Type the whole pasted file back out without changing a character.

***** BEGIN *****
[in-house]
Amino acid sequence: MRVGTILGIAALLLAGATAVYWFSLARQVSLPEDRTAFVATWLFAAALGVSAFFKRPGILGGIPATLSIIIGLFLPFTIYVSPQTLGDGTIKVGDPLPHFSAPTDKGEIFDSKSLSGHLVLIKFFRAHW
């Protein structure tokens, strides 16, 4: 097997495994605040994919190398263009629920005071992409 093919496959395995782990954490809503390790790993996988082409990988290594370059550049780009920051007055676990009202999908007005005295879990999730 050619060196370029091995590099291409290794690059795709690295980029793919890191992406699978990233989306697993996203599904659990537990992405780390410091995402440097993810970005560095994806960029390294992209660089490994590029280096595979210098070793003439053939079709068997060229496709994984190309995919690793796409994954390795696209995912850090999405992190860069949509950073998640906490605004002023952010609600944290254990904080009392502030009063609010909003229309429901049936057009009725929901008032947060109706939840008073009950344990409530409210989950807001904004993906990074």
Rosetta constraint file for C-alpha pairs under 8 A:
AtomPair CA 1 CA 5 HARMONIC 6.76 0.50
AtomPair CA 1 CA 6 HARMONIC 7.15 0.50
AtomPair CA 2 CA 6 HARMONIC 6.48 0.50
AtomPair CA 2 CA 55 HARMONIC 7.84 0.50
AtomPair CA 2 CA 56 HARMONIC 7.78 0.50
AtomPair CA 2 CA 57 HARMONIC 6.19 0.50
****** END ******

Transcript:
[in-house]
Amino acid sequence: MRVGTILGIAALLLAGATAVYWFSLARQVSLPEDRTAFVATWLFAAALGVSAFFKRPGILGGIPATLSIIIGLFLPFTIYVSPQTLGDGTIKVGDPLPHFSAPTDKGEIFDSKSLSGHLVLIKFFRAHW
């Protein structure tokens, strides 16, 4: 097997495994605040994919190398263009629920005071992409 093919496959395995782990954490809503390790790993996988082409990988290594370059550049780009920051007055676990009202999908007005005295879990999730 050619060196370029091995590099291409290794690059795709690295980029793919890191992406699978990233989306697993996203599904659990537990992405780390410091995402440097993810970005560095994806960029390294992209660089490994590029280096595979210098070793003439053939079709068997060229496709994984190309995919690793796409994954390795696209995912850090999405992190860069949509950073998640906490605004002023952010609600944290254990904080009392502030009063609010909003229309429901049936057009009725929901008032947060109706939840008073009950344990409530409210989950807001904004993906990074």
Rosetta constraint file for C-alpha pairs under 8 A:
AtomPair CA 1 CA 5 HARMONIC 6.76 0.50
AtomPair CA 1 CA 6 HARMONIC 7.15 0.50
AtomPair CA 2 CA 6 HARMONIC 6.48 0.50
AtomPair CA 2 CA 55 HARMONIC 7.84 0.50
AtomPair CA 2 CA 56 HARMONIC 7.78 0.50
AtomPair CA 2 CA 57 HARMONIC 6.19 0.50